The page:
Milton - PR3550 D77 1777 M2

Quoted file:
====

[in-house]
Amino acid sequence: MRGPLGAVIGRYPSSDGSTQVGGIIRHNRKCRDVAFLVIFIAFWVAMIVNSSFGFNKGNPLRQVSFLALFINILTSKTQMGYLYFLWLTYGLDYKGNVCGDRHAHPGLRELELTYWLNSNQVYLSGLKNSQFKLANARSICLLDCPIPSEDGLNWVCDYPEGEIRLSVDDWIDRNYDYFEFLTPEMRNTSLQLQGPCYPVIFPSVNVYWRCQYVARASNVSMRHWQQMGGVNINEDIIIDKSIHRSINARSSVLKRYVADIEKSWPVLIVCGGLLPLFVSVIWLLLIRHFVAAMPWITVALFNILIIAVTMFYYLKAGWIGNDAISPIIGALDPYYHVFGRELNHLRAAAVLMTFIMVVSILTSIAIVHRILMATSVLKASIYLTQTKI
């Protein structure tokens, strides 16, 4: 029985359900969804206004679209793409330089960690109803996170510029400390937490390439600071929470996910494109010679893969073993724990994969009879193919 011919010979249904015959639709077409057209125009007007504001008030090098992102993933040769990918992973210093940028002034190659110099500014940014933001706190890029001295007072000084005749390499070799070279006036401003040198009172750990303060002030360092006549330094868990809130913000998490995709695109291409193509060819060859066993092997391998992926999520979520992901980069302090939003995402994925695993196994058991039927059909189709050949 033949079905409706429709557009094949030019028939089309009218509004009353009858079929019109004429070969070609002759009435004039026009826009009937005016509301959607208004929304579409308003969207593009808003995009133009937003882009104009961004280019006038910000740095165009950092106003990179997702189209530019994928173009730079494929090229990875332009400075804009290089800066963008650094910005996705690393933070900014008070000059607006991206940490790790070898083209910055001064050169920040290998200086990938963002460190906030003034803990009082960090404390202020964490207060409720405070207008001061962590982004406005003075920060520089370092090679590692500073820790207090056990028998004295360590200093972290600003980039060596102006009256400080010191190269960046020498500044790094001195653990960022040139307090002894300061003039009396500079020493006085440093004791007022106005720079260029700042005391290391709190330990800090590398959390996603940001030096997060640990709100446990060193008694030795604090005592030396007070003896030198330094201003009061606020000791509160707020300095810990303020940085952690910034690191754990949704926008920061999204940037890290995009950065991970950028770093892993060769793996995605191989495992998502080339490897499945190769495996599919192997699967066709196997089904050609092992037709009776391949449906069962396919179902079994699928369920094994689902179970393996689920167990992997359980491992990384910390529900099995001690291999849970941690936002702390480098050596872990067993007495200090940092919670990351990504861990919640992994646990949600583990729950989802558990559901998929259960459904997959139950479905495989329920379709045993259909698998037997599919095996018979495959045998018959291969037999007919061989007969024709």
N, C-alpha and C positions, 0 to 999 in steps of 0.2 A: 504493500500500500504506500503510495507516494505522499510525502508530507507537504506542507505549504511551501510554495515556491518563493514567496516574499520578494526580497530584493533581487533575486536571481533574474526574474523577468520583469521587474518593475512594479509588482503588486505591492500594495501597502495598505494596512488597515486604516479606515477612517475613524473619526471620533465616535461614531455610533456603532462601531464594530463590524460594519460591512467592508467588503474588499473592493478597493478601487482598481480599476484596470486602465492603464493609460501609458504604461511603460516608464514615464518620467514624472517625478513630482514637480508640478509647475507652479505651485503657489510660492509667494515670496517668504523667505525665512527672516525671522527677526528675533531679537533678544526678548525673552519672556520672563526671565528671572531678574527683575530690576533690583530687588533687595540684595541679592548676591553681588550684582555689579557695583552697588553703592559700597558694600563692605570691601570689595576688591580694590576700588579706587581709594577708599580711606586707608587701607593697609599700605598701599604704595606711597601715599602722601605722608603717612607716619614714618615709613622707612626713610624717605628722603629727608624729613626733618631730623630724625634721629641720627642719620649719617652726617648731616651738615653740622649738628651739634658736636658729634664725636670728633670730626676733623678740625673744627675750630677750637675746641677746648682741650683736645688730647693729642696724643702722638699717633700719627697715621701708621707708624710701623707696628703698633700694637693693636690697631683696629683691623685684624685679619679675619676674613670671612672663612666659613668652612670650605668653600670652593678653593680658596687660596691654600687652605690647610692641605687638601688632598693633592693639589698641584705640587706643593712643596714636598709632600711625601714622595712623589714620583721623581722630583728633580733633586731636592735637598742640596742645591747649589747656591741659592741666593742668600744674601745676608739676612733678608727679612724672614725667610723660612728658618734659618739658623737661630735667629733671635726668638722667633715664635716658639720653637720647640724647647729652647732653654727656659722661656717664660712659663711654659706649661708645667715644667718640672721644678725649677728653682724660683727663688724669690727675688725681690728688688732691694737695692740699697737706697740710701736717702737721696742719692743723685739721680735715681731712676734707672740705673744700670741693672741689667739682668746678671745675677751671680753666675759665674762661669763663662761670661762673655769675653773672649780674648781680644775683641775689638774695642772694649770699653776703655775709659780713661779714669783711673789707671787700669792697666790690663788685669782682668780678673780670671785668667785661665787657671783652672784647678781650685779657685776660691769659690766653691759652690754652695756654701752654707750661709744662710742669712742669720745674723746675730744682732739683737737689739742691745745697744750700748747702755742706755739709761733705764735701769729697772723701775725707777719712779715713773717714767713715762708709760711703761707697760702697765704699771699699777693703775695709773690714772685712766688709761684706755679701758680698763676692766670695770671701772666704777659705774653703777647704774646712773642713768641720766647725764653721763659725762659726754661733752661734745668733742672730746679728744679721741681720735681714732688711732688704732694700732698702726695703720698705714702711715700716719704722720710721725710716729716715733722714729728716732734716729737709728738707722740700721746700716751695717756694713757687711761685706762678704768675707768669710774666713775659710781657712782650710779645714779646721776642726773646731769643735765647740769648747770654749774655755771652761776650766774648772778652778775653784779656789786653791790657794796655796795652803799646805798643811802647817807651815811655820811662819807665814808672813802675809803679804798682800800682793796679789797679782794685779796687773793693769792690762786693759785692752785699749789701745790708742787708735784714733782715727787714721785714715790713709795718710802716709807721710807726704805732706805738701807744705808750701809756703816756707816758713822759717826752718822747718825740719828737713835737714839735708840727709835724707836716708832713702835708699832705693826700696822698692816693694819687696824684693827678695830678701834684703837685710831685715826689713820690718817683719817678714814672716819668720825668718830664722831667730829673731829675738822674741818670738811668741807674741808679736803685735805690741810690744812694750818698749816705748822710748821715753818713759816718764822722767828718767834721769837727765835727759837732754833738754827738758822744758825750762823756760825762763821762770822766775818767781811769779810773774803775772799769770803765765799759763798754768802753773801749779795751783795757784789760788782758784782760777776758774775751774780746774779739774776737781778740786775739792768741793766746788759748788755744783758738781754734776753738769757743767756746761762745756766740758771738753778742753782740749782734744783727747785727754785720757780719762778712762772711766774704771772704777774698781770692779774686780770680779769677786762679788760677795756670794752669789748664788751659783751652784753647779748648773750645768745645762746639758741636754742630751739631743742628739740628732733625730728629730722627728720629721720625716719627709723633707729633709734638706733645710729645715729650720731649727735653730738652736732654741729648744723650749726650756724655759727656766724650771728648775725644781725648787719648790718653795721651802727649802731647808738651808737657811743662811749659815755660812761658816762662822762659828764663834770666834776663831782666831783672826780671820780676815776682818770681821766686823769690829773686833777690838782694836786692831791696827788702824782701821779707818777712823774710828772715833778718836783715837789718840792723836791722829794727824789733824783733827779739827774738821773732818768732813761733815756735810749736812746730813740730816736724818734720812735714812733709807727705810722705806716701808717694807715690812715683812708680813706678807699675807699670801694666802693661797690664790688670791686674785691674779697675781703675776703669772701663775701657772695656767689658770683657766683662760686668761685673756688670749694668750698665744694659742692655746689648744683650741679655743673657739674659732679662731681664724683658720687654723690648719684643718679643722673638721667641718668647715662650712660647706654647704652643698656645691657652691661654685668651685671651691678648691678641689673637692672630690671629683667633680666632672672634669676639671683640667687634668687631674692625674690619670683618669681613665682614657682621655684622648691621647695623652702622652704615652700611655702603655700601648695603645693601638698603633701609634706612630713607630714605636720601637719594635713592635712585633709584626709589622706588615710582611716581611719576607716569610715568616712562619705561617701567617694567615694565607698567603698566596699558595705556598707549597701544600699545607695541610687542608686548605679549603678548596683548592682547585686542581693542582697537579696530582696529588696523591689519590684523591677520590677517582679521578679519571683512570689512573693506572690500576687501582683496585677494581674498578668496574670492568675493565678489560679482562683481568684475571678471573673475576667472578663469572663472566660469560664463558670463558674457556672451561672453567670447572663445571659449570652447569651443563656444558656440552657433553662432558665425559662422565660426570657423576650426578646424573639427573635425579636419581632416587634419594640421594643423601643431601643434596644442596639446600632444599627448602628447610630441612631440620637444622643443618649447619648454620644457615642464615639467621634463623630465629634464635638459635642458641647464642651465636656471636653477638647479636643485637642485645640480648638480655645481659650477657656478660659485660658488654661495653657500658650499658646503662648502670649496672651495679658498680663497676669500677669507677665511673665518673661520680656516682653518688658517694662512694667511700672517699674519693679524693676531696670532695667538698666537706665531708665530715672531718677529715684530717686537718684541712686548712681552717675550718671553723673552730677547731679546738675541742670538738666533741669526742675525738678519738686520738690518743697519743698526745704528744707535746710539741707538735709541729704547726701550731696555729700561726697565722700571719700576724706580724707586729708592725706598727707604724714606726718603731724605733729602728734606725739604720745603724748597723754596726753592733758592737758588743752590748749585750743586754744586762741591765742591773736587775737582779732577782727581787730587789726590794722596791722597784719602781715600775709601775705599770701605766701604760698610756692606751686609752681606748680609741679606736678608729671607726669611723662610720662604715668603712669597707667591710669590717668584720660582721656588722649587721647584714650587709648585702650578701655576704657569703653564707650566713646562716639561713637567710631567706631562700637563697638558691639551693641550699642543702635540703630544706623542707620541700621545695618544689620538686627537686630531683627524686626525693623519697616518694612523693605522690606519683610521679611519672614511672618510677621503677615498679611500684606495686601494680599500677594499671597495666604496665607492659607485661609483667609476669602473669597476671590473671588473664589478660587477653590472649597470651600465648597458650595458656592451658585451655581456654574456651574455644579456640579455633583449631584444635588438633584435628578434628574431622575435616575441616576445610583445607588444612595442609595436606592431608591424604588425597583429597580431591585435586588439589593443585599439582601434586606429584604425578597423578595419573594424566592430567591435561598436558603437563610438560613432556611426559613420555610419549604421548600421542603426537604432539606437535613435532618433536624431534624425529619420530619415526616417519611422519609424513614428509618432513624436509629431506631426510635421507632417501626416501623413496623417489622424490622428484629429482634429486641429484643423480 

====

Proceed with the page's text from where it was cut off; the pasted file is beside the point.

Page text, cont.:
THE LIFE or MILTON, 403 that his perfon was facred and inviolable, provoked him to write the Tenure of Kings and Magiftrates, proving that it is lawful tocall a tyrant to account and to depofe and put him to death, and that they who of late fo much blame depofing are the men who did it them- (elves : and he publifhed it at the beginning of the year 1649, to fatisfy and compofe the minds of the people. Not long after this he wrote his Obfervations on the articles of peace between the Earl of Ormond and the frith rebels. And in thefe and all his writings, whatever others of different parties may think, he thought himfelf an advocate for true liberty, for ecclefiaffical liberty in his treatifes againft the bishops, for domeftic liberty in his books of divorce, and for civil liberty in his writings against the king in defenfeof the par- liament and people of England. After this he retired again to his private fludies ; and thinking that he had leifure enough for fuch a work, he applied himfelf to the writing of a Hiftory of England, which he intended to deduce from the ear. heft accounts down to his own times : and he had finifltecl four books of it, when neither courting nor expeding any fuch preferment, he was invited by the Council of State to be the Latin Secretary for foreign affairs. He ferved in the fame capacity under Oliver, ,amcl Richard, and the Rump, till the Refloration ; and without .doubt better Latin pen could not have been found in the kingdom. For the Republic and Cromwell (corned to pay that tribute to any foreign prince, which is ufually paid to the French King, of managing their ,affairs in his language ; they thought it an indignity and meannefs to which this or any free nation ought not to fubmit ; and took ,a noble refolution neither to write any letters to any foreign antes, nor to receive any anfwers from them, but in the Latin tongue, which was common to them all. And it would have been well, if fucceed- ing princes had followed their example ; for in the opinion of very wife men, the univerfality of the French language will make way for the univerfality of the French monarchy. But it was not only in foreign difpatches that the government made de of his pen. He had difcharged the bufinefs of his office a very little time, before he was called to.a work of another kind. For loon after the King's death was publifhed a book under his name intitled Eikon Bafilikee, or the royal image ; and this book, like Czfar's